RIBA Architects’ Revenues Up by 13% This Year

ARCHITECTS’ REVENUE has increased by 13% this year, cumulatively doubling in the last seven years, according to the Royal Institute of British Architects (RIBA).

The figures were revealed in RIBA’s annual summary of business trends in the architecture and construction sectors. RIBA’s Business Benchmarking report, published since 2012, tracks UK architects’ turnover and salaries, and identifies global growth areas for the export of UK architecture expertise.

This year’s report shows the architectural profession contributing £3.6bn to the UK economy while the overall value of international (non-UK) work has increased since 2018 by 22% to £625m.

Three years after the UK’s referendum on leaving the EU, the value of revenue from work in the EU is now the highest it has ever been, growing by 73% since 2015. The EU is the most important source of international work for small and medium-sized architecture practices.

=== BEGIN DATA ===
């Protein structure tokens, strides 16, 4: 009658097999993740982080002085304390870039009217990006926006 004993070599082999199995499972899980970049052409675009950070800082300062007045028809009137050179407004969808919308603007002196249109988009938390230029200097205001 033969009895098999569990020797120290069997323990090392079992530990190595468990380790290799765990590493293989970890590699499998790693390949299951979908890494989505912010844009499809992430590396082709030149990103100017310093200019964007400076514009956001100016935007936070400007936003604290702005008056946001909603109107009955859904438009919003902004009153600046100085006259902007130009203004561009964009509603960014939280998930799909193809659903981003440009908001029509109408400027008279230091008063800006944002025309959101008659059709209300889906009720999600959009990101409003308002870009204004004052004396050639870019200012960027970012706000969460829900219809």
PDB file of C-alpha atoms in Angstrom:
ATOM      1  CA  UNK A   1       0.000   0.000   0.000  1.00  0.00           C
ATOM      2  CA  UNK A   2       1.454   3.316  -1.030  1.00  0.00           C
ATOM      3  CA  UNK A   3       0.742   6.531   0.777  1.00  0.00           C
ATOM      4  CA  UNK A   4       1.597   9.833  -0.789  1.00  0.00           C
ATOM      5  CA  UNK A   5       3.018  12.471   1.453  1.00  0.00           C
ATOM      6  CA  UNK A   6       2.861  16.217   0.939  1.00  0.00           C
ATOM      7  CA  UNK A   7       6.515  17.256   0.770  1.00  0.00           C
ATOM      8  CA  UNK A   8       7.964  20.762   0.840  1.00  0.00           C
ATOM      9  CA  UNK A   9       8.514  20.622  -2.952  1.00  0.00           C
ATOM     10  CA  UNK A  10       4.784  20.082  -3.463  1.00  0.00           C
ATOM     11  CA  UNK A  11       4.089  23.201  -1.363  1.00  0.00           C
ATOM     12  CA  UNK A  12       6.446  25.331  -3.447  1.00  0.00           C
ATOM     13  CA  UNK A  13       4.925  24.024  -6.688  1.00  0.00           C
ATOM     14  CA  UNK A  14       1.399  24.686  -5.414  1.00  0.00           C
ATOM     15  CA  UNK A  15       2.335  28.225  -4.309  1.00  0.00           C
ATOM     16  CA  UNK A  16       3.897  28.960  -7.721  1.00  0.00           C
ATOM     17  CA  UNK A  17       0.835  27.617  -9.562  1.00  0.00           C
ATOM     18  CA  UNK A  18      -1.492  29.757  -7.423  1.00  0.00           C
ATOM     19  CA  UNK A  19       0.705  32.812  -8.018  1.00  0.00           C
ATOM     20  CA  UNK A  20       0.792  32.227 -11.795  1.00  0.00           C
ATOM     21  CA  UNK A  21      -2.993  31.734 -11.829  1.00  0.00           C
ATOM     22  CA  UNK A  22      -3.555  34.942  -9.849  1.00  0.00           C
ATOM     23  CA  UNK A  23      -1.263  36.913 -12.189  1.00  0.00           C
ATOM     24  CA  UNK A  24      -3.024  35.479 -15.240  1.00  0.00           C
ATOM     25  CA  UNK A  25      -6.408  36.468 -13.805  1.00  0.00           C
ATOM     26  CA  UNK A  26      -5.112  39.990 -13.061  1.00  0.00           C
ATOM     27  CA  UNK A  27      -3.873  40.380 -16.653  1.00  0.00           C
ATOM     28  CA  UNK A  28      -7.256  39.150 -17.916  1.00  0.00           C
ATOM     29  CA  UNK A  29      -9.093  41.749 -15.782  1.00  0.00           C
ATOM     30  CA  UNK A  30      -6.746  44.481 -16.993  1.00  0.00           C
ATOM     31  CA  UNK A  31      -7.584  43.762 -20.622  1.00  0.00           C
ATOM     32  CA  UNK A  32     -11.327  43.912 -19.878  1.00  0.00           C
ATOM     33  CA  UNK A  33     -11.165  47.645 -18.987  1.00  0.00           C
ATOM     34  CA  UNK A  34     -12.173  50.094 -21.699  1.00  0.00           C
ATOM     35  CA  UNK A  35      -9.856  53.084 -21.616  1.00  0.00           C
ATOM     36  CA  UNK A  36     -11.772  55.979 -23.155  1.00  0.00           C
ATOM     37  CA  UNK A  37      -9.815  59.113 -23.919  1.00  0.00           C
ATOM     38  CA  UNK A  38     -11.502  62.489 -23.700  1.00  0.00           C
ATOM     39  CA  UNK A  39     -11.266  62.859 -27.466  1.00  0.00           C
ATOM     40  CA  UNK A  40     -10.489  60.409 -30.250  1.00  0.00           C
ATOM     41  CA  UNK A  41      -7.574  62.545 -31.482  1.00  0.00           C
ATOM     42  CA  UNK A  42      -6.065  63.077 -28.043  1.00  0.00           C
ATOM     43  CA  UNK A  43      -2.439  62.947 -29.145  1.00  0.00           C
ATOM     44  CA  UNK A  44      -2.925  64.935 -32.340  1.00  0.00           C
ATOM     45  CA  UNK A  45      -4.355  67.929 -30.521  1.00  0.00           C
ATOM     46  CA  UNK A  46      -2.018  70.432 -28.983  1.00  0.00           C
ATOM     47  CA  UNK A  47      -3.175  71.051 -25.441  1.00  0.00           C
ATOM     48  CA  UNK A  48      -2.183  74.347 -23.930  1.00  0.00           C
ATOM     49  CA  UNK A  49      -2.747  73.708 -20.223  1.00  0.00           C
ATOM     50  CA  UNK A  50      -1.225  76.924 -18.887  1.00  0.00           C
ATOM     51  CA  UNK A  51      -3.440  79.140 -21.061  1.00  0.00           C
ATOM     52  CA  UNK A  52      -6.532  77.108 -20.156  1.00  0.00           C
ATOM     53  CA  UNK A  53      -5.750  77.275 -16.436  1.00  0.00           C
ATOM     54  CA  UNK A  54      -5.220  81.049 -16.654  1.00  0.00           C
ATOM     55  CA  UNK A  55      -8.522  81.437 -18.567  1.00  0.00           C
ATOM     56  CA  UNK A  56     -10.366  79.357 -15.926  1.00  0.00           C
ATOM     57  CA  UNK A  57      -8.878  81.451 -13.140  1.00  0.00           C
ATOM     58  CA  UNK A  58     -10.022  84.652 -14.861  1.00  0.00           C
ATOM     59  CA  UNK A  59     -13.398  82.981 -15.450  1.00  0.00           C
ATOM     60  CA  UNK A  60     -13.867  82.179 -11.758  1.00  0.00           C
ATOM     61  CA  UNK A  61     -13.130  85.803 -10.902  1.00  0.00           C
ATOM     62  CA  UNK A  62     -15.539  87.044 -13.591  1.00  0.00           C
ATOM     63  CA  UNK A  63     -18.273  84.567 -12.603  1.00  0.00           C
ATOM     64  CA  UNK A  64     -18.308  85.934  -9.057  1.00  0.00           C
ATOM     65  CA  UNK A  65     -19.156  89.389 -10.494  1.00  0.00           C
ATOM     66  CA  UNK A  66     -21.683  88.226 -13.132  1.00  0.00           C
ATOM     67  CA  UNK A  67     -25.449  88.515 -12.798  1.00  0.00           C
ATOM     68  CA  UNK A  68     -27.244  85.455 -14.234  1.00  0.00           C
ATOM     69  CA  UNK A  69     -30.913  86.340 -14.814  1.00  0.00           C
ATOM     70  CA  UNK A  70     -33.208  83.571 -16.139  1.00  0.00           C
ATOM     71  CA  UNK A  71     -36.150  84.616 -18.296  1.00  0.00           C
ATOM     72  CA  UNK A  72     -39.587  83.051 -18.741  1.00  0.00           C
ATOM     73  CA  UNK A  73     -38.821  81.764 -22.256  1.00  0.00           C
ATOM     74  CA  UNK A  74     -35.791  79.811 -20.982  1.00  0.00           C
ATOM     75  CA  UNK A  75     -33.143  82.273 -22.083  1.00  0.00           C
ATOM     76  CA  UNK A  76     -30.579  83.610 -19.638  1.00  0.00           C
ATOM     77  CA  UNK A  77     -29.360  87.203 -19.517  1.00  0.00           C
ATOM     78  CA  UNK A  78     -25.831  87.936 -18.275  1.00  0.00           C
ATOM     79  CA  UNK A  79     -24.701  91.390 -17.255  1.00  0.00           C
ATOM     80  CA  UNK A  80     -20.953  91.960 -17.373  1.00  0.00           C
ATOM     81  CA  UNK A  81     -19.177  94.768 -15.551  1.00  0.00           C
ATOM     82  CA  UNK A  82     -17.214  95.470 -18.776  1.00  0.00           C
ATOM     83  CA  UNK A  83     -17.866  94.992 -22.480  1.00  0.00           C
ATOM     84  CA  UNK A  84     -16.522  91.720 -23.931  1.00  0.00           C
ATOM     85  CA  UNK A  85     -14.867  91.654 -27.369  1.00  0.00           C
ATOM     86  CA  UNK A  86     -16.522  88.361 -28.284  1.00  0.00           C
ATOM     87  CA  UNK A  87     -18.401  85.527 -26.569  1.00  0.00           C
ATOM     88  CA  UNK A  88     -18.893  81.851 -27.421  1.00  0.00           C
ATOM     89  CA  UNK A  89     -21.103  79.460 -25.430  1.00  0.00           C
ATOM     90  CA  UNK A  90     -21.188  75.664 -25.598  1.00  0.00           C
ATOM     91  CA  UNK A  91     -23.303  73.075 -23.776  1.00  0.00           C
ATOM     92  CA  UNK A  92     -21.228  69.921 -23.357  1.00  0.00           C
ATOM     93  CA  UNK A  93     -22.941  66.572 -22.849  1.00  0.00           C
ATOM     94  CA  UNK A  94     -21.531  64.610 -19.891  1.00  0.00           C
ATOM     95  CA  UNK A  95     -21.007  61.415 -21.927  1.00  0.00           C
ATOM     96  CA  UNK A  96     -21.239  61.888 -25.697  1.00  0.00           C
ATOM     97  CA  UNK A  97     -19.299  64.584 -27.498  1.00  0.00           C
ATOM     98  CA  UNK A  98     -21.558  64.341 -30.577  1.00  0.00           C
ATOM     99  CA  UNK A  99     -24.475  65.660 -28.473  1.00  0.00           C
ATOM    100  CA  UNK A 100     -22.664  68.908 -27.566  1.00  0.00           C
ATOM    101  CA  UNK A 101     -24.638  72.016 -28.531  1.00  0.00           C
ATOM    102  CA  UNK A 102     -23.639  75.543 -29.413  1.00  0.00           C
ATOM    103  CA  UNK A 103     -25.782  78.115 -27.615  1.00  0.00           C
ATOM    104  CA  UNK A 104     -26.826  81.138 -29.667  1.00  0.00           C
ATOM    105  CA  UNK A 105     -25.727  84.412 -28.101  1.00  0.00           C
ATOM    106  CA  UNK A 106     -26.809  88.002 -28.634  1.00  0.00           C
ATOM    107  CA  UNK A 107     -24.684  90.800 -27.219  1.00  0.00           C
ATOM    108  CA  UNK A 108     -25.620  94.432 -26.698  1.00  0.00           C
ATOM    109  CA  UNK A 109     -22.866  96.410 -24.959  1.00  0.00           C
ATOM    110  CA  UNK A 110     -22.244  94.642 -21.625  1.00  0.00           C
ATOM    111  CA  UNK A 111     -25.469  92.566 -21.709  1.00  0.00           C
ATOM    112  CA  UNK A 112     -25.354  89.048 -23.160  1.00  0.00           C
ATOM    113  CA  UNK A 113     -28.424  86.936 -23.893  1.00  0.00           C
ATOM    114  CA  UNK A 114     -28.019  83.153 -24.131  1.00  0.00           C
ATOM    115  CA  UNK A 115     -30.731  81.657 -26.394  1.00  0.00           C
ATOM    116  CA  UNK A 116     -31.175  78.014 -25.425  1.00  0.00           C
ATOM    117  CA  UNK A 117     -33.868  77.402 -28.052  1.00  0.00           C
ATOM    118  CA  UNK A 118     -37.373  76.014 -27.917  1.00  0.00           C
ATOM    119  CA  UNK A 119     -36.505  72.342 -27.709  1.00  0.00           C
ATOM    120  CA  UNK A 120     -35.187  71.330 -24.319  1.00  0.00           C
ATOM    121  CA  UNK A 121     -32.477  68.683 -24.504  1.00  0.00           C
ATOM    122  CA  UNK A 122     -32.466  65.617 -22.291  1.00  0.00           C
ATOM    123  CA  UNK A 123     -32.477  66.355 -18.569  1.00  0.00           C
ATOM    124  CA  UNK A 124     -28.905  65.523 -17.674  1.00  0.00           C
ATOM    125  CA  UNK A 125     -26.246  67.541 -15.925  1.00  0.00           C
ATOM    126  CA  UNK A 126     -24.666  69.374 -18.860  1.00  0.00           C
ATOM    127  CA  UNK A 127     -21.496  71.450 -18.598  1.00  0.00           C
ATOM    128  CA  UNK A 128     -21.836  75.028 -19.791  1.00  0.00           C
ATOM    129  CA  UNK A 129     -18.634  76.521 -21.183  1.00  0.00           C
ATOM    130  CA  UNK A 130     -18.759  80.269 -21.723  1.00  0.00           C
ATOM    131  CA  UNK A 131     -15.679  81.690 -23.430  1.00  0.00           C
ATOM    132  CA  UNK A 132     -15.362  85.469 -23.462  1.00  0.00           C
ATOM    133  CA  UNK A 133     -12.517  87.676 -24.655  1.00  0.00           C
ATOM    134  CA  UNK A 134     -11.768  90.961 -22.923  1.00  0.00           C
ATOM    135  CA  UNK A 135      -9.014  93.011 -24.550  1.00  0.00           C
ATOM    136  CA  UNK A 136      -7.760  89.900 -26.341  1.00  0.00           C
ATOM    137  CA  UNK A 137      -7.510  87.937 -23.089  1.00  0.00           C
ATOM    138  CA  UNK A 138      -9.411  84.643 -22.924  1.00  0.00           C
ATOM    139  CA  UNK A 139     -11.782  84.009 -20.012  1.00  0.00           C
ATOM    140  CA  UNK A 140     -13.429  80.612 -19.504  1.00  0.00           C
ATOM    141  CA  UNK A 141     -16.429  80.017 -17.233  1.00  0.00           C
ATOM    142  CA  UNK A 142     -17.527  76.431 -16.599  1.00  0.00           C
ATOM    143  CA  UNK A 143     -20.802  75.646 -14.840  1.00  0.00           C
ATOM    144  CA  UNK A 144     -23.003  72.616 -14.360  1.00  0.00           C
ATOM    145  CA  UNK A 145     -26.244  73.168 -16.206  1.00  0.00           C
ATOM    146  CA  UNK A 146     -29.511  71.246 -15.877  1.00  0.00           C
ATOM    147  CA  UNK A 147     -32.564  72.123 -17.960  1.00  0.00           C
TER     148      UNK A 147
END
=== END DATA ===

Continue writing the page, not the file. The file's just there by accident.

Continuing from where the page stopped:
International architecture revenue

Outside of Europe, Asia is the most valuable source of work for Chartered Practices, accounting for 28% of work, and is the fastest growing source of international revenue, growing from £77 million to £177 million worth of work since 2015.

Work from projects in the Middle East has risen to £131 million, from £104 million last year.

Other findings show that three out of every four pounds earned from outside the UK goes to larger practices (100+ staff).

Since 2012, the number of RIBA Chartered Practices has increased from approximately 3,000 to 3,600 and revenue has more than doubled to £3.6bn (from £1.6bn).

RIBA CEO, Alan Vallance, said, “The 2019 RIBA Business Benchmarking report illustrates unabated demand for UK architects internationally. Significant increases in work in Asia, the Middle East and Europe clearly indicate the value of British expertise and the importance of further developing relationships in these growing markets.

“For practices relying solely on UK income, political uncertainty is a continuing worry. Whoever forms the next government must set out a comprehensive vision that enables the architecture profession to continue to thrive in the EU and beyond.”

Read more in the Executive Summary of the 2019 RIBA Business Benchmarking report.



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